5. Be Italian or French.  About 22% and 17% of saints were from the geographic regions now called Italy and France respectively.  Again, please don’t be confused by the fact that Italian and French Catholics each represent only about 5% of the Catholic population.  If God evenly distributed saints, Brazil with 16% of the Catholic population would have 16% of the saints instead of the 4 tenths of one percent of saints that it actually has. 

Canonization and beatification are expensive businesses and though Brazil is swimming in Catholics, the per capita income is about a third and a quarter of Italy’s and France’s per capita income levels respectively.  Brazilians seem to be spending their money on frivolities like food, shelter, clothing, and healthcare instead of canonization and beatification…and these skewed priorities really show in their saint numbers.   

The same is true in Mexico with almost 10% of all Catholics yet less than 1% of Catholic saints, as well as the Philippines with about 7.5% of Catholics yet less than one tenth of one percent of saints.  You guessed it: Mexico’s and the Philippines’ per capita incomes are lower than even Brazil’s. 

Let's face it; the popes seem to believe it's more difficult to imitate Christ whilst walking and living amongst poor people. No wonder we have so many bishop mansions...two in my diocese...one for the active and emeritus bishops each.  They are simply trying to increase their chances for sainthood by fleeing the impoverished.  

I know you might be thinking, "...but didn't Jesus walk amongst the poor...matter of fact...wasn't Jesus one of the poor?"  Yeah, yeah, yeah...but that guy could walk on water, too.  Let's give the bishops a fighting chance and let them live where people can better afford virtuous behavior or at least better afford to pay for creating images of virtuous behavior.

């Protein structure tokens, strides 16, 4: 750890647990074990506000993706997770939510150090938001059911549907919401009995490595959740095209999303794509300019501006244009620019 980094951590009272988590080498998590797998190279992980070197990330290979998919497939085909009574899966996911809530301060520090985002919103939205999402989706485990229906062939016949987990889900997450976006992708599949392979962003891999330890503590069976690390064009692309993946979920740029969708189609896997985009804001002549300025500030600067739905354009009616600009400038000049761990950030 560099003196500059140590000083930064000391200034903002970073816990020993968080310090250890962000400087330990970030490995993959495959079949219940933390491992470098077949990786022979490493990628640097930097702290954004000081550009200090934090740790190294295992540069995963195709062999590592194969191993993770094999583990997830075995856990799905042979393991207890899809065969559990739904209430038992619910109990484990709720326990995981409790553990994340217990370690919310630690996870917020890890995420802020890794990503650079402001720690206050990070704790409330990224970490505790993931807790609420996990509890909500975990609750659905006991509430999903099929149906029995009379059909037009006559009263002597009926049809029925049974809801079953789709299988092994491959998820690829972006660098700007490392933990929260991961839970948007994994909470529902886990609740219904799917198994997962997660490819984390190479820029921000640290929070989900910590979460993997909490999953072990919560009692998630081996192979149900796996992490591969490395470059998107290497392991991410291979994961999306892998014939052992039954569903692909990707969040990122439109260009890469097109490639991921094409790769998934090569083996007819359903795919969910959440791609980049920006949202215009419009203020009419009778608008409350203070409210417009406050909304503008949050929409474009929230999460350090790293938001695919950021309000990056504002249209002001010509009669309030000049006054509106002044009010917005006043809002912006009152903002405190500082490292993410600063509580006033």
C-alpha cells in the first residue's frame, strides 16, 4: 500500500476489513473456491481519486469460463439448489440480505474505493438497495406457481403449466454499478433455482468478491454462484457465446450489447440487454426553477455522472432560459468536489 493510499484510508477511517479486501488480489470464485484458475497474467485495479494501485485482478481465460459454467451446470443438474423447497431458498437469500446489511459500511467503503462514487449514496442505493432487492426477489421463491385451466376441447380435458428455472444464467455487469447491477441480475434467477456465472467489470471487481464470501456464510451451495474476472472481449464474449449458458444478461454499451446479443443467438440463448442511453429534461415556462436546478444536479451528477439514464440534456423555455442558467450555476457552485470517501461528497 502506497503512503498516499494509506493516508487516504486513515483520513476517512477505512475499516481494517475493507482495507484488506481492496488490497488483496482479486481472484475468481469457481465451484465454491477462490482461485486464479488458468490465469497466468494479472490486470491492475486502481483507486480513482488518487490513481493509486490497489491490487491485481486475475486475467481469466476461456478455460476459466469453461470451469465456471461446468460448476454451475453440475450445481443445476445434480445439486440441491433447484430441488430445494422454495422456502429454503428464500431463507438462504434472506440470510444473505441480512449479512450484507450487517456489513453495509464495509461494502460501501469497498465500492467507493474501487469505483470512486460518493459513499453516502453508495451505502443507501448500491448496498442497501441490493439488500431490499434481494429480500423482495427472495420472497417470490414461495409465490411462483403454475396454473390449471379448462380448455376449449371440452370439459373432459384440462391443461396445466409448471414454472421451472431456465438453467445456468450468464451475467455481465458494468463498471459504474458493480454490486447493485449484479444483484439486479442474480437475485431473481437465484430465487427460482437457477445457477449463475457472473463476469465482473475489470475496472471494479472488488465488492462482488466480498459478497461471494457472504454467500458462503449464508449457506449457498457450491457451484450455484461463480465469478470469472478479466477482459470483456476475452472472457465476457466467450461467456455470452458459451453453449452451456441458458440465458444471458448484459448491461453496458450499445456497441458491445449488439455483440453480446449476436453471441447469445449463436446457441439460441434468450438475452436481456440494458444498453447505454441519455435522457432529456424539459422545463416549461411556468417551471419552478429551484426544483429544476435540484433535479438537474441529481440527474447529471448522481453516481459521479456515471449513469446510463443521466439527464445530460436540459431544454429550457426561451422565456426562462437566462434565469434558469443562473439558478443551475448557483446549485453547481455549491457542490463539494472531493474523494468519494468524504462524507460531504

6. Be a Benedictine.  Saints from Benedictine religious orders are outpacing the next most prevalent order at a six to one ratio.

7.  If you insist on being female…which really craters your chances of sainthood…then for heaven’s sake, do not have sex, or if you do, be of royal birth. 70% of female saints were nuns or virgins and only a paltry 5% of saints were females who were neither nuns, virgins, or royalty.  This compares to 25% of saints that were males who were neither ordained, religious or royalty.  Again, we have laymen outpacing laywomen at a 5 to 1 ratio in the virtuous category. 

But you see, many of those virtuous, holy non-ordained men were soldiers who killed in the name of Jesus, the Prince of Peace.  Perhaps this is why we have St. Adrian as the patron saint of arms dealers…who knew we needed a patron saint of arms dealers….  But, I digress.  If you’re going to insist on being a sexually active female, your best chances for canonization might be to carry a weapon.  It worked for Joan of Arc but then she was burned at the stake as a heretic…and I think maybe she was a virgin too.  Oh, never mind…  Let's face it; sexually active women, are pretty much screwed when it comes to vying for sainthood.

Let me paint an even clearer picture as to the value the church hierarchy ascribes to women and their work via the canonization process.  The stats show us the popes believe:

  • Men are 5 times more virtuous and holy than any woman
  • Men are about 17 times more virtuous than sexually active women
  • Popes are over 270,000 times more virtuous and holy than any woman
  • Popes are over 860,000 times more virtuous and holy than sexually active women

Hence, we see John Paul II, a man whose criminal neglect enabled the rape of thousands of children, being canonized next week while Mother Teresa, who merely imitated Christ by caring for the poorest of the poor, still awaits canonization.  At least Mother Teresa was an avowed religious woman so her chances of making full sainthood are exponentially better than those of any mother who actually bore and raised children.